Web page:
Audio clip: Adobe Flash Player (version 9 or above) is required to play this audio clip. Download the latest version here. You also need to have JavaScript enabled in your browser.

The Colorado Attorney General’s office is expected to file its arguments against a lawsuit challenging how the Legislature funds schools in a case that’s being heard by the state Supreme Court later this year. Today is the deadline for government attorneys to file their legal brief. A Denver District judge ruled last year the state’s educational funding system is “irrational and inadequate.” The lawsuit argues the state’s education funding formula is unconstitutional and leaves students in poor districts at a disadvantage. Government officials argue education funding has grown during the last 20 years and that the state budget would be crippled if Colorado loses the lawsuit.


Forest officials are reminding people that the land within the burn area of the Waldo Canyon Fire is closed indefinitely. Fire information officer Dawn Sanchez says they’ve been seeing a steady stream of people looking to gain access to the area, but even if one doesn’t see a sign or a roadblock, the area is still closed.

“We do have a lot of areas in this fire that were pretty intensely burned. Those areas, they’re gonna continue to have some flash flood, some erosion issues in there, and not only that, we have some snag issues as well. We have fire weakened, damaged trees that are going to continue to come down. They can come down at any time. They can come down when there’s light winds, they can come down when there’s heavy winds. They can uproot, they can just snap off. It’s very dangerous for people to be in there right now.”

Sanchez says crews work daily to take down weakened trees, and they’re constantly reevaluating conditions. The Incident Commander also flies over the entire fire area every day to look at regions that are still smoking, and gauge the effects of any rain events.

Updated map of closed areas can be found here, effective July 19th.

 

Comments are closed.

News

AP
April 19, 2014 | NPR · The military’s training center at Fort Irwin in California is complete with mock Middle Eastern villages. But as the U.S. combat mission in Afghanistan winds down, how will this facility change?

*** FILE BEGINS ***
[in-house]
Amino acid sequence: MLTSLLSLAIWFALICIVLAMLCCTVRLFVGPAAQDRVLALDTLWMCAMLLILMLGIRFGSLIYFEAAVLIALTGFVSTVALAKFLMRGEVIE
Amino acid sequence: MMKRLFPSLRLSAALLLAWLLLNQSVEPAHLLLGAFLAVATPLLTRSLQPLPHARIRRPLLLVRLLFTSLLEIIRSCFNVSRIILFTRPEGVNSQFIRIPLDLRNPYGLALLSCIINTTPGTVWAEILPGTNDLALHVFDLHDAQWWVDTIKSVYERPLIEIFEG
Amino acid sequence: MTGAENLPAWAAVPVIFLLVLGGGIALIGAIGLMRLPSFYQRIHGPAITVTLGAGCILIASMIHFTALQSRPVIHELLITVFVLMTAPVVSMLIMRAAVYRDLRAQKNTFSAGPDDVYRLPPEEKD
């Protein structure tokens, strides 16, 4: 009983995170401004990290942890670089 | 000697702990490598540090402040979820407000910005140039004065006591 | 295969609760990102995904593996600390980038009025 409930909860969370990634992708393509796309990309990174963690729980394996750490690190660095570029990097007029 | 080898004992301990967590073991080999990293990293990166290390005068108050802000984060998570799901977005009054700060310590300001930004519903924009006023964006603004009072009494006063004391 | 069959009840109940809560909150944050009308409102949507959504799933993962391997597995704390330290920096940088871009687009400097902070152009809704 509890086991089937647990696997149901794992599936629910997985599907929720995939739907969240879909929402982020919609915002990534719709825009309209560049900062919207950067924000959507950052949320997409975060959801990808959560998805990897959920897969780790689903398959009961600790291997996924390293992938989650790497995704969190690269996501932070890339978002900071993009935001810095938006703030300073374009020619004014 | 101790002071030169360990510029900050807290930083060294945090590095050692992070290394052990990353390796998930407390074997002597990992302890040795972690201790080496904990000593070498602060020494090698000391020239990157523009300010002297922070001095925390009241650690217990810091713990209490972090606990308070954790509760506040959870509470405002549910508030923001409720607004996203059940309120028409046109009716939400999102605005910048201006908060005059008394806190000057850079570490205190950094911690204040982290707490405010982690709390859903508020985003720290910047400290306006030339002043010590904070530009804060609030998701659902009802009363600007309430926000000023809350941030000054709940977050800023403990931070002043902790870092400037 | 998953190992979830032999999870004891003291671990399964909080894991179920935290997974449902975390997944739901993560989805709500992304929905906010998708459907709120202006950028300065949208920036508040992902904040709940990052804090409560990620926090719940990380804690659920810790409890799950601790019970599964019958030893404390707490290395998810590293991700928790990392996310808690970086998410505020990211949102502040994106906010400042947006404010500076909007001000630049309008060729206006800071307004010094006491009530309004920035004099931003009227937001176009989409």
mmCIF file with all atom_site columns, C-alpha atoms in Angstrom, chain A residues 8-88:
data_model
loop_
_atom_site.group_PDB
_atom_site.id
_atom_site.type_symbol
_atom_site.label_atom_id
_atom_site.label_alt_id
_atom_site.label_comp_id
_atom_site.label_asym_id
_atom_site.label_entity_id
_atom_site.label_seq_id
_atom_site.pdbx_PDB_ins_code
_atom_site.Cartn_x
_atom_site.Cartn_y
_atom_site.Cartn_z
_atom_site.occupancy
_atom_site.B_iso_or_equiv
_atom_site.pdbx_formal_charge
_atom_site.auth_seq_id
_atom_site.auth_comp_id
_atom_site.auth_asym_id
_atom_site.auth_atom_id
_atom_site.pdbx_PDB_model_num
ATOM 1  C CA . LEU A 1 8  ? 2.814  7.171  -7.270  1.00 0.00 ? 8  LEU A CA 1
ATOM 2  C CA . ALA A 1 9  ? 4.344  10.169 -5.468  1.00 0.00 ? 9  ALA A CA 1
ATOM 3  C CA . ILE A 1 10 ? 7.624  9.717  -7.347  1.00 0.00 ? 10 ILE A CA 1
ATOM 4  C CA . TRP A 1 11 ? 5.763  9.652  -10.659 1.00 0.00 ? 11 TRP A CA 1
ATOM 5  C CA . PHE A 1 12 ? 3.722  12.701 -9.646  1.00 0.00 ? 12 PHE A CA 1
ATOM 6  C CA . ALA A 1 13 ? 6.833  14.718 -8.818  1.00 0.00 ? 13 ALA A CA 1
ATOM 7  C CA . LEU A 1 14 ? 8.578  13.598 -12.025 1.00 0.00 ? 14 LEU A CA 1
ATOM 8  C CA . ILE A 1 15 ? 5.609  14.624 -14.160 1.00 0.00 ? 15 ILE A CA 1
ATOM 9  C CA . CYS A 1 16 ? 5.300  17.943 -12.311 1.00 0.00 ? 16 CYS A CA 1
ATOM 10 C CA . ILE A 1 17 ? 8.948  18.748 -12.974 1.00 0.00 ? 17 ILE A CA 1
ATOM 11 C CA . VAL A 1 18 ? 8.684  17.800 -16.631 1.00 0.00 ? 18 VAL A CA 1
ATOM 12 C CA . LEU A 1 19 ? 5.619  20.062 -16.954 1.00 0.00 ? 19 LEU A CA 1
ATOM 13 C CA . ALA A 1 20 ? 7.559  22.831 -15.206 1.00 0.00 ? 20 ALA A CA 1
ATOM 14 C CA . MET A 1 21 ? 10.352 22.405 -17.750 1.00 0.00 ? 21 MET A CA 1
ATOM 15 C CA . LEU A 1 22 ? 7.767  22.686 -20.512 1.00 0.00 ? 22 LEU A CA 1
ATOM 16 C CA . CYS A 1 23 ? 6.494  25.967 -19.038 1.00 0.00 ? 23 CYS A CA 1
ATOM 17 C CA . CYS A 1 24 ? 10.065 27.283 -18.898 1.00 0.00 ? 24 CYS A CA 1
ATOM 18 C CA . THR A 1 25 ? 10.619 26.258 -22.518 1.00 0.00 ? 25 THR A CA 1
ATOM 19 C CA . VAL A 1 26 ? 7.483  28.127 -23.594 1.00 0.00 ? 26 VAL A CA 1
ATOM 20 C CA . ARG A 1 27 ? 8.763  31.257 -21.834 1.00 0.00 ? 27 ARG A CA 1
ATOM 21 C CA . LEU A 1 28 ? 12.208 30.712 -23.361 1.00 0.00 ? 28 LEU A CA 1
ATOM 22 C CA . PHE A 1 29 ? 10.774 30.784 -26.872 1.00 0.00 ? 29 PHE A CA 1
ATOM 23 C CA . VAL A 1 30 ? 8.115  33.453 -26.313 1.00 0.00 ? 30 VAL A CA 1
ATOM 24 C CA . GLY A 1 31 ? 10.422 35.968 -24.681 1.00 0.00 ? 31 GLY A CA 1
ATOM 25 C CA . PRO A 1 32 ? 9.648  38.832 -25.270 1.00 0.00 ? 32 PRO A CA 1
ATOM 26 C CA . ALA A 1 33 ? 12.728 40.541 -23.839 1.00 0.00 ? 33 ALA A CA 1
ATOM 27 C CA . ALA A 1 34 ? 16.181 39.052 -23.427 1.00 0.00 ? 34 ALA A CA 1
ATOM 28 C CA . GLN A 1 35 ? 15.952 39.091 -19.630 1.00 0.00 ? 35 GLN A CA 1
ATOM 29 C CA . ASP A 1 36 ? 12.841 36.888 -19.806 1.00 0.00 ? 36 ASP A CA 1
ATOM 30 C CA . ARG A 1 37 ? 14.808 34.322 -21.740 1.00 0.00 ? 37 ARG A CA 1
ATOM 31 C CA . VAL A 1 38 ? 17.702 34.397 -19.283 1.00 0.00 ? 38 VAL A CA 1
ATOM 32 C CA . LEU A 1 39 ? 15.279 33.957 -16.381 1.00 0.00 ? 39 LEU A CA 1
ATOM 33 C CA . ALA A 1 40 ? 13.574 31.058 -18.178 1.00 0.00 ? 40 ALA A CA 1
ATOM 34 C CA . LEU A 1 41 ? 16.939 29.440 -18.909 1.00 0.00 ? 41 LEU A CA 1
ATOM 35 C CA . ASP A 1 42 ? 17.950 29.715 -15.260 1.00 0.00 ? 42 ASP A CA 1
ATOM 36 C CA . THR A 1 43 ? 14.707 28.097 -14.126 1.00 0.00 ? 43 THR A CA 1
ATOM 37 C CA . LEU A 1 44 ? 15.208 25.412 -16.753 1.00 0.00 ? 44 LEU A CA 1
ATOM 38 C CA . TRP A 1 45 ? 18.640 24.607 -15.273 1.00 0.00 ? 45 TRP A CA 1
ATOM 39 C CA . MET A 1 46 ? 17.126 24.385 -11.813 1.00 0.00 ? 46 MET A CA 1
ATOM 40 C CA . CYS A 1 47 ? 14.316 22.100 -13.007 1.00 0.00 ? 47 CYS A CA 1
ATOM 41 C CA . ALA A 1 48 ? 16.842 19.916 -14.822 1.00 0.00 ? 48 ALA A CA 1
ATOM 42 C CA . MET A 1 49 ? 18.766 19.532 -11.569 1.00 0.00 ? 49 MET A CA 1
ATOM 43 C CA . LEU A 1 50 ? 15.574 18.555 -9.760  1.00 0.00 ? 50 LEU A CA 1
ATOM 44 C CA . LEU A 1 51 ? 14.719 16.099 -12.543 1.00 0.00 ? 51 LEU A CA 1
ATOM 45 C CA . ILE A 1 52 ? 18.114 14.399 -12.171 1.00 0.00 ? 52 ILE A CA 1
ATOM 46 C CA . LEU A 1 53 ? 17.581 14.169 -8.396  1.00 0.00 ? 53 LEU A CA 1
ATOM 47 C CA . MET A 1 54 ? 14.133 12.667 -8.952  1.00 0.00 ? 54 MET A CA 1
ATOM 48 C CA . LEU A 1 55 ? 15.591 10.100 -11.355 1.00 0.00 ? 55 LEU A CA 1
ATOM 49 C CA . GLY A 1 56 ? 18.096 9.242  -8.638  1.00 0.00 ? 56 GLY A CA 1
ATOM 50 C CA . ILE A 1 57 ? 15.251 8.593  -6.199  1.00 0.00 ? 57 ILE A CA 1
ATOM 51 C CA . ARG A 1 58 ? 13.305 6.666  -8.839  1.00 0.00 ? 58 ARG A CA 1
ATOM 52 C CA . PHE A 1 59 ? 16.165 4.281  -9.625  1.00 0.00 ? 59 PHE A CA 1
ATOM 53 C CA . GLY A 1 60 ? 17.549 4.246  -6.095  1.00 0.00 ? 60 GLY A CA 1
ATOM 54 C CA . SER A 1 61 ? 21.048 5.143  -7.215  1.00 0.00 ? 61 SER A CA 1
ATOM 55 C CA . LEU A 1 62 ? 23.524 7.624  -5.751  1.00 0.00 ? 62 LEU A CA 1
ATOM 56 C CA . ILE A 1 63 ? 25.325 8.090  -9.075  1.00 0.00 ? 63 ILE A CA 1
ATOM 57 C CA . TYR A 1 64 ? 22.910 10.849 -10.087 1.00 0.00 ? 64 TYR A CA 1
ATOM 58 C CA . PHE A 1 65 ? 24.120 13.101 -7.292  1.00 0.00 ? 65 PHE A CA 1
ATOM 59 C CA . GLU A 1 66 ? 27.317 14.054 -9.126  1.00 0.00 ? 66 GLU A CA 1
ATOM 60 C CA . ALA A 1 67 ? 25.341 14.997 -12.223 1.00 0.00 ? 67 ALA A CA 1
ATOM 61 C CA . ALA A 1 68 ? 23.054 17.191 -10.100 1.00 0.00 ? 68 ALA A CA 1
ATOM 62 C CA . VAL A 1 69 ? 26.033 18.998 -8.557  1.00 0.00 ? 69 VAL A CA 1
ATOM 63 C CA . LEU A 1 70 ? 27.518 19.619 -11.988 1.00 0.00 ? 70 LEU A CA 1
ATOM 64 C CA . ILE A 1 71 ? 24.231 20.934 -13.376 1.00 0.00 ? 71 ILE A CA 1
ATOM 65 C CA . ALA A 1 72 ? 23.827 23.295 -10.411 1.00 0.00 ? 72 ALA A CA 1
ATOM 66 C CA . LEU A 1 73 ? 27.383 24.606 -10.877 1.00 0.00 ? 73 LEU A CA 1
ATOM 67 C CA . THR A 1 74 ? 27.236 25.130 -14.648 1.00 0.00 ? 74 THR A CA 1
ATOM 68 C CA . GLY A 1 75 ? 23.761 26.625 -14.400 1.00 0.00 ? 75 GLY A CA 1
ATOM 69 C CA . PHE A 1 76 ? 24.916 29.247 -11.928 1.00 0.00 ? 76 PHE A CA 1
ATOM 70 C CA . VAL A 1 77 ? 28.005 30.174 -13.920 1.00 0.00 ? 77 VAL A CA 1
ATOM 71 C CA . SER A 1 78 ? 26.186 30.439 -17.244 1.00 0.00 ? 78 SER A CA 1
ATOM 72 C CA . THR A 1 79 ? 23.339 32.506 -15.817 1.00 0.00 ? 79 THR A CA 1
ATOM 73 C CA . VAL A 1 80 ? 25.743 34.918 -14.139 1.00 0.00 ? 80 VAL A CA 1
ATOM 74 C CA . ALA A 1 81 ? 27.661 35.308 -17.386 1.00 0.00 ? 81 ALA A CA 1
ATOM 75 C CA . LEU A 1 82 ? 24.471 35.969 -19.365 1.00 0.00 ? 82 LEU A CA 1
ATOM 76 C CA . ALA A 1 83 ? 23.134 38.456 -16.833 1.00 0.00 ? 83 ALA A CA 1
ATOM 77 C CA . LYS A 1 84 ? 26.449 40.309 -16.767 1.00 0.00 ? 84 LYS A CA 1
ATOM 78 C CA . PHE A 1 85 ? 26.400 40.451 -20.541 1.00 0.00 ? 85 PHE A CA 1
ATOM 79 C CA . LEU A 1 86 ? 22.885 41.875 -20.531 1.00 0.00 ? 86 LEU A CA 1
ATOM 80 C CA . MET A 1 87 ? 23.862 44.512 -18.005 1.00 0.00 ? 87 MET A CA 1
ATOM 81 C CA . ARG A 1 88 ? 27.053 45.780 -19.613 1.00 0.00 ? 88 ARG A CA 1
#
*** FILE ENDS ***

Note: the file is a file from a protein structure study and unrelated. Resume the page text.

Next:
AP
April 19, 2014 | NPR · General Motors delayed a safety recall of more than 330,000 cars, newly released federal documents show. The Saturn Ions were found to have defective power steering systems.
 

AFP/Getty Images
April 19, 2014 | NPR · Search teams are digging through ice and snow on Mount Everest in hopes of finding Sherpa guides who are still missing. Survivors say the avalanche was like being trapped in a cloud.
 

Arts & Life

Courtesy of Penguin
April 19, 2014 | NPR · Raymond Gunt is profane, rude, heartless and truly the Worst. Person. Ever. Author Douglas Coupland says he’s not exactly sure how the character, with no redeeming qualities, came into his mind.
 

Ricardo Solis
April 19, 2014 | NPR · The pink on a flamingo? Stripes on a zebra? Spots on a giraffe? All explained. Simply. Elegantly. Oddly.
 

Courtesy of Riverhead Books
April 19, 2014 | NPR · Lisa Robinson knows how to talk — and how to make others, especially musicians, want to talk. The veteran rock journalist speaks with NPR’s Wade Goodwyn about her four decades behind the scenes.
 

Music

April 19, 2014 | NPR · Canadian jazz saxophonist Christine Jensen has begun using a full “jazz orchestra” of up to 18 players, opening new horizons for her. NPR’s Arun Rath speaks with Jensen about her new album, Habitat.
 

Various for NPR
April 19, 2014 | NPR · The songs, videos and musical moments that stopped the All Songs host in his tracks. This week: A cat video, a live double rainbow and all the soles you can shake a camera at.
 

NPR
April 19, 2014 | NPR · A young Pakistani musician treats the guitar as a percussion instrument — with surprisingly shimmering results. He also performs a piano piece he wrote at just 16.
 

Get the KRCC iPhone App

The Writer's Almanac

Radiolab